Pound for pound the stoat is one of Ireland’s most formidable predators. At only 16cm to 31cm (6 to 12 inches) long and weighing in at between 90g and 445g (3 and 15½oz) this fearsome little carnivore will readily take on prey two or more times its own size.
Considered to be the most widespread member of the mustelid or weasel family, stoats are common throughout Ireland, and are often referred to here as weasels (the true weasel being absent from this country). Stoats are long, slender-bodied animals with a longish, black-tipped tail. For most of the year the fur is chestnut or red-brown colour above with a cream or white underside. In winter some stoats turn completely white except for the tip of the tail, which remains black. White stoats are said to be in “ermine”, and in the past were trapped for their skins when in this state.
Stoats will readily live in any habitat at any altitude as long as there is sufficient food and ground cover. They feed mainly on rodents like field mice, rats and especially rabbits – despite the latter two being substantially larger and heavier than an adult stoat. When food is hard to come by stoat’s will supplement their diet with birds’ eggs, fruit and will even take invertebrates like earthworms. They tend to dislike being out in the open and hunt for prey along hedgerows, ditches and verges or through the ample cover of meadowland and marshes. Excellent hearing, sight and sense of smell help stoats to find and stalk their prey, which is normally killed with a single powerful bite to the back of the neck.
Male and female stoats live separate lives, both sexes maintain territories, and like other mustelids use scent to clearly mark out the boundaries. They defend their territories against other stoats, but during the breeding season males abandon their territorial system and roam freely in search of a mate.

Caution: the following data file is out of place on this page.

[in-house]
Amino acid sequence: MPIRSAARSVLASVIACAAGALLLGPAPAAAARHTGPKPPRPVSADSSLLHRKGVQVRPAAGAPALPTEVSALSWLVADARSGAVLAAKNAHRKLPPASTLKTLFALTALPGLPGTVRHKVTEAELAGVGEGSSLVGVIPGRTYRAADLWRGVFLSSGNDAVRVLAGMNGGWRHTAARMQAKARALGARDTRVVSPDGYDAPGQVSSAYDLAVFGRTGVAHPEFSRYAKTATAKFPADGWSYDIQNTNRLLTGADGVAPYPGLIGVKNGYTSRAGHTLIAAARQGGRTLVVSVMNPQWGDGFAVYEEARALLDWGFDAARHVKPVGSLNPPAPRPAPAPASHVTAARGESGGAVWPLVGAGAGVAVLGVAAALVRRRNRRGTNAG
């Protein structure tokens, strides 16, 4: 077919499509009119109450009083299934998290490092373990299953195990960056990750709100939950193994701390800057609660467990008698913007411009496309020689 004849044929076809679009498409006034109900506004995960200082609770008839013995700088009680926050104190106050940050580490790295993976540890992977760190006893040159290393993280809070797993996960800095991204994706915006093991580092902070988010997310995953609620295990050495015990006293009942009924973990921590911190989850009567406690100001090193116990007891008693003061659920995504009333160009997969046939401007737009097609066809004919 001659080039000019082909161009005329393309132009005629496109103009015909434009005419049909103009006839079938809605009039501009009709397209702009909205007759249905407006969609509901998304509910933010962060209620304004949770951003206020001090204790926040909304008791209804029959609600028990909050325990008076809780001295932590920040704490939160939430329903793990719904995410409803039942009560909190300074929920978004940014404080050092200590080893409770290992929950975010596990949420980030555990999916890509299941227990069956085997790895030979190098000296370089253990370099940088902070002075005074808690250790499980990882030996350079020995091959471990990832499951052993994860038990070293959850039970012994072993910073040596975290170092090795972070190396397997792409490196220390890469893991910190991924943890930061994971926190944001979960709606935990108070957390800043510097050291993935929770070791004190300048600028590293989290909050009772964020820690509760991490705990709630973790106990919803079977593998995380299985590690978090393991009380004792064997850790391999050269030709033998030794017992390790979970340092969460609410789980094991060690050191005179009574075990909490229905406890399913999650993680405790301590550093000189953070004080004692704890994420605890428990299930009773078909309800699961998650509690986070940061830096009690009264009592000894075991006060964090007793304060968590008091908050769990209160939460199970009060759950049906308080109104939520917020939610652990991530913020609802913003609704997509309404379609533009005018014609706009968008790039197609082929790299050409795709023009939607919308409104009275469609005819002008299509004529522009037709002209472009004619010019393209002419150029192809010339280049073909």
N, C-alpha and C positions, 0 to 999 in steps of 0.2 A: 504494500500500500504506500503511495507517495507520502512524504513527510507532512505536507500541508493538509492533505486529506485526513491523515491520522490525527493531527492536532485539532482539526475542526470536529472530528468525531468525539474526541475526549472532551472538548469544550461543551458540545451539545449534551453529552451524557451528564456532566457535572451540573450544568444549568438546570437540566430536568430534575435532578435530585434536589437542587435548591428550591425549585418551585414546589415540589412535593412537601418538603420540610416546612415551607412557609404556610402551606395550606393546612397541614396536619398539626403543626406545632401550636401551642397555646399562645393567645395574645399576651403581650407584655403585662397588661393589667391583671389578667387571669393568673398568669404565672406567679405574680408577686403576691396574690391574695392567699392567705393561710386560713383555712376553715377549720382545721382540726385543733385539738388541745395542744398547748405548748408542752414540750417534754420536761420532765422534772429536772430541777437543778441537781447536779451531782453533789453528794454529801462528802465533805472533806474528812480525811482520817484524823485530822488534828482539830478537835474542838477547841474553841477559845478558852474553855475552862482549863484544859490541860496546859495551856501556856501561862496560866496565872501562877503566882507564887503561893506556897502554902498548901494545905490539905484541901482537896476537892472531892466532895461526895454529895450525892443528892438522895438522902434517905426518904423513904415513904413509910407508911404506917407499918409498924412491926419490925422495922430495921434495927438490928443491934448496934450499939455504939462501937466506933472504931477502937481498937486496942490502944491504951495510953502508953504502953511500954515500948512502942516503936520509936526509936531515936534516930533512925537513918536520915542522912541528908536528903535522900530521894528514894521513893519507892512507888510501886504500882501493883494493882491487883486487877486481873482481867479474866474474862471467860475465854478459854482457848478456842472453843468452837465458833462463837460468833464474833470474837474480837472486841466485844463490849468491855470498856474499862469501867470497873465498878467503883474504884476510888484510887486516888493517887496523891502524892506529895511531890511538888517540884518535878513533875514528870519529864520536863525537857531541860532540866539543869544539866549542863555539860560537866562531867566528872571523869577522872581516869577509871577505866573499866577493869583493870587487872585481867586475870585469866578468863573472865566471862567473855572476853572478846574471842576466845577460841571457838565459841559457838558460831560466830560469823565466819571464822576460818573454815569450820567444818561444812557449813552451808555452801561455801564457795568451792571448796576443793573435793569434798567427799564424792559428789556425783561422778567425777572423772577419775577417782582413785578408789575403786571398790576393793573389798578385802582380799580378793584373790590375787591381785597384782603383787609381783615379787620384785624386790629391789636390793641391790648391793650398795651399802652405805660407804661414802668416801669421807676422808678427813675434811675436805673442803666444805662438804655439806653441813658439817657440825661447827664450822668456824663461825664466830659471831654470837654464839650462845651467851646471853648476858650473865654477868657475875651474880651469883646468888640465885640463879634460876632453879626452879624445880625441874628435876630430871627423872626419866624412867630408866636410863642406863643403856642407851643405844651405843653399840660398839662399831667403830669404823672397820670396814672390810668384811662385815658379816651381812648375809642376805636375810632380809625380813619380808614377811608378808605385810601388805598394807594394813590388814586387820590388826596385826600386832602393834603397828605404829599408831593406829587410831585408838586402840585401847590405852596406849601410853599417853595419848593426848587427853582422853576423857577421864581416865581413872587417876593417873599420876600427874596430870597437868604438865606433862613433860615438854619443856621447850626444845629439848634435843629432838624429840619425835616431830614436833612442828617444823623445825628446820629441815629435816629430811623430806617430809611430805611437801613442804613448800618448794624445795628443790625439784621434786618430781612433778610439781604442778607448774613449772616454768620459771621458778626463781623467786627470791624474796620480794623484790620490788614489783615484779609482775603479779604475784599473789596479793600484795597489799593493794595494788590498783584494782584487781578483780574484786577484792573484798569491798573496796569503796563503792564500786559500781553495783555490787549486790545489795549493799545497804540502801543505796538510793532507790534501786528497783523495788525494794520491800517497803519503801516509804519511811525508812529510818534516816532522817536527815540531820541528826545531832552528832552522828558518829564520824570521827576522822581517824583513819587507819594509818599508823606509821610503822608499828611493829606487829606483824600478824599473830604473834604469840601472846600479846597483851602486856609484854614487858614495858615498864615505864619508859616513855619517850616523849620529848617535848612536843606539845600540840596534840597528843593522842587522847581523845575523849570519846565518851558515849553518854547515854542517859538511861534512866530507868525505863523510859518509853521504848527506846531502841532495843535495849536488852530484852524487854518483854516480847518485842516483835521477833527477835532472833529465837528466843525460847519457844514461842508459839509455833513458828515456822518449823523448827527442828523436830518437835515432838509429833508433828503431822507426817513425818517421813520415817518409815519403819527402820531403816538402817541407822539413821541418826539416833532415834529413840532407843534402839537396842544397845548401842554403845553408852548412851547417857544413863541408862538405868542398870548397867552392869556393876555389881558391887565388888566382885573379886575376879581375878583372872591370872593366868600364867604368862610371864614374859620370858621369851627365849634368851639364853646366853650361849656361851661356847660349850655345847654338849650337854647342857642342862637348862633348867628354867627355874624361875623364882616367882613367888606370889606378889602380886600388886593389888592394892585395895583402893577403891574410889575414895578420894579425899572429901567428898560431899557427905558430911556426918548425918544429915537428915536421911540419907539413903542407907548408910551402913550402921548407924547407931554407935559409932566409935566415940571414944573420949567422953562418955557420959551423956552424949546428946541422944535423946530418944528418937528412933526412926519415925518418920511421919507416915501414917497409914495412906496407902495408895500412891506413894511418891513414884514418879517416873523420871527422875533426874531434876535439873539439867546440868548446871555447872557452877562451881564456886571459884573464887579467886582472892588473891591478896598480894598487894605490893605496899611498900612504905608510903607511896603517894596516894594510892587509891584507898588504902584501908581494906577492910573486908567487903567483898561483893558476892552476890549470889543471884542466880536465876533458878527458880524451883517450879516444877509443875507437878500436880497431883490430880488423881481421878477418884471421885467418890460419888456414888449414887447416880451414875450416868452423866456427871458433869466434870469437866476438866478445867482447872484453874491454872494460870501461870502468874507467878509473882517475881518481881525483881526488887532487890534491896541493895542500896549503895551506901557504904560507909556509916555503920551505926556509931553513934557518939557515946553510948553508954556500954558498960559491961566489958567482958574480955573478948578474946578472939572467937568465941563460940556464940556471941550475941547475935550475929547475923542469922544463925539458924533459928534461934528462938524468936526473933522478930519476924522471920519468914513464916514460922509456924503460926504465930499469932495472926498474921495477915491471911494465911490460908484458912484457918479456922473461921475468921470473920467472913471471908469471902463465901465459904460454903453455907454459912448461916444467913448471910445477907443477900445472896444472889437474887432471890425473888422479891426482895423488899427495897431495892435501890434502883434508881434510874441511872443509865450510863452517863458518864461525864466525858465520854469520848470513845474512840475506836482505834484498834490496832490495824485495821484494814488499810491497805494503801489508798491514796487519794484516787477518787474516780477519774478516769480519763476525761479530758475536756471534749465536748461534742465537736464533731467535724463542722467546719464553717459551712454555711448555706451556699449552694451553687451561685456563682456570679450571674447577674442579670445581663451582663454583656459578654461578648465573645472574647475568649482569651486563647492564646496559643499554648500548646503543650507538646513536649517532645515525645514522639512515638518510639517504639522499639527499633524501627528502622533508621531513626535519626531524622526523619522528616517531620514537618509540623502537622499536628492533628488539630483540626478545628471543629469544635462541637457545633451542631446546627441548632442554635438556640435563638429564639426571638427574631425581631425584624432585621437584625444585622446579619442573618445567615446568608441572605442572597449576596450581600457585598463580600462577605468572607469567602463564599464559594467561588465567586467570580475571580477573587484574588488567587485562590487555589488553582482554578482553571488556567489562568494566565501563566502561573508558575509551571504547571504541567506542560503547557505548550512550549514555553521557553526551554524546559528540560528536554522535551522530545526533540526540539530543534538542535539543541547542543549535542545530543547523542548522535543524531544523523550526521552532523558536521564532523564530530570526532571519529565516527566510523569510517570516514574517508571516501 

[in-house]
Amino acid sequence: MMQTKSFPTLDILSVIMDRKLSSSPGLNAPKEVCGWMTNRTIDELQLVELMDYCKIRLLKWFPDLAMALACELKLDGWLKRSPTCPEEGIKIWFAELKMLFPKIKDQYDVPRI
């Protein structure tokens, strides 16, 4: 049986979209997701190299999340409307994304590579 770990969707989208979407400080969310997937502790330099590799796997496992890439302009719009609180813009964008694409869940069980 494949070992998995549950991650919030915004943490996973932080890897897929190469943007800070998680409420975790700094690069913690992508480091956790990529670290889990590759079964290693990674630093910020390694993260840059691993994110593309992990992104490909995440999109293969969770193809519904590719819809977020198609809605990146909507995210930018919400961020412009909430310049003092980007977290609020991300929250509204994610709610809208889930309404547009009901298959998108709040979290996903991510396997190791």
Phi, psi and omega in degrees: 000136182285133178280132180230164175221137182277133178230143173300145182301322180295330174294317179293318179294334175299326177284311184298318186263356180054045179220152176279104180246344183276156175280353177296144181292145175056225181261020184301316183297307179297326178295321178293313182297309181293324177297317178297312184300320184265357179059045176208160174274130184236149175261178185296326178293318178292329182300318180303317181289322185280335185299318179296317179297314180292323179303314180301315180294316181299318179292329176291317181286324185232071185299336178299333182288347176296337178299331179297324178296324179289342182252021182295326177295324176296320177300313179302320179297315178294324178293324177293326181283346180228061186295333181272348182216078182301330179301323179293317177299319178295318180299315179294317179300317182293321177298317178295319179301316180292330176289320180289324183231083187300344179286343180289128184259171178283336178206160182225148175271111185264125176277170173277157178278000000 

Each stoat will typically have a number of dens within its territory, and will move between them periodically. Dens are typically situated in a suitably sized hollow or crevice, and in colder climates are sometimes lined with rodent fur for insulation. Sometimes the empty nest of former prey will be used as a den.
Despite the fact that mating usually takes place in early summer, female stoats do not give birth until the following spring, as implantation of the fertilised egg is delayed for 9-10 months before the four week gestation. A female stoat will typically bear between six and twelve young, known as “kits”. They are blind and deaf at birth and have hardly any fur. Kits are weaned at about five weeks, and are fully independent and able to hunt for themselves after about twelve weeks.
Food shortage is the biggest threat to young stoats, and mortality in the first year is high, with many youngsters unable to find enough food through the winter months. Other threats are owls, hawks and any larger carnivores they encounter. Although they were at one time persecuted by game keepers and poultry farmers, stoats are now protected by law in Ireland and it is illegal to trap, injure or disturb them in any way.